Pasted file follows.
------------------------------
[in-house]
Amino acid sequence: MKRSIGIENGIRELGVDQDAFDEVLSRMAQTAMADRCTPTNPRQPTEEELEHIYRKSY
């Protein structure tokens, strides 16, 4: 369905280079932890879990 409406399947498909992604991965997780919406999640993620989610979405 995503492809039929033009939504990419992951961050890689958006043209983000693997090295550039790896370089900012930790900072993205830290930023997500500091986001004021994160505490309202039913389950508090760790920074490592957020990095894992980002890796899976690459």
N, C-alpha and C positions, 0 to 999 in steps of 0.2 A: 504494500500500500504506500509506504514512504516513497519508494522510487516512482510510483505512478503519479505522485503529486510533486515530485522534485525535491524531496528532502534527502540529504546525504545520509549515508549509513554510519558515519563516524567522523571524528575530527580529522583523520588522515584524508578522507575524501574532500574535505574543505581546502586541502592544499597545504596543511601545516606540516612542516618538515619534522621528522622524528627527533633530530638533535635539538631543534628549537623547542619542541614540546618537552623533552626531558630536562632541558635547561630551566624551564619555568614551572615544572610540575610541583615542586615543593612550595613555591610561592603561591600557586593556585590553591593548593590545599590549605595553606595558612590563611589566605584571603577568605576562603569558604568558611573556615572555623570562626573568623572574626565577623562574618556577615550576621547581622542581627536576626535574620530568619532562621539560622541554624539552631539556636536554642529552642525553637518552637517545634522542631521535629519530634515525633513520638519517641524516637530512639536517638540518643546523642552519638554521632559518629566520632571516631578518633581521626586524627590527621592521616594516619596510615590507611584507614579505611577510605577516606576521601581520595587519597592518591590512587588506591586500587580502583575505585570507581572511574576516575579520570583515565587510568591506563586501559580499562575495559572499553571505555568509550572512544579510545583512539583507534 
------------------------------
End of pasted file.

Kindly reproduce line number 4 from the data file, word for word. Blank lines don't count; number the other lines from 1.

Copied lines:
N, C-alpha and C positions, 0 to 999 in steps of 0.2 A: 504494500500500500504506500509506504514512504516513497519508494522510487516512482510510483505512478503519479505522485503529486510533486515530485522534485525535491524531496528532502534527502540529504546525504545520509549515508549509513554510519558515519563516524567522523571524528575530527580529522583523520588522515584524508578522507575524501574532500574535505574543505581546502586541502592544499597545504596543511601545516606540516612542516618538515619534522621528522622524528627527533633530530638533535635539538631543534628549537623547542619542541614540546618537552623533552626531558630536562632541558635547561630551566624551564619555568614551572615544572610540575610541583615542586615543593612550595613555591610561592603561591600557586593556585590553591593548593590545599590549605595553606595558612590563611589566605584571603577568605576562603569558604568558611573556615572555623570562626573568623572574626565577623562574618556577615550576621547581622542581627536576626535574620530568619532562621539560622541554624539552631539556636536554642529552642525553637518552637517545634522542631521535629519530634515525633513520638519517641524516637530512639536517638540518643546523642552519638554521632559518629566520632571516631578518633581521626586524627590527621592521616594516619596510615590507611584507614579505611577510605577516606576521601581520595587519597592518591590512587588506591586500587580502583575505585570507581572511574576516575579520570583515565587510568591506563586501559580499562575495559572499553571505555568509550572512544579510545583512539583507534 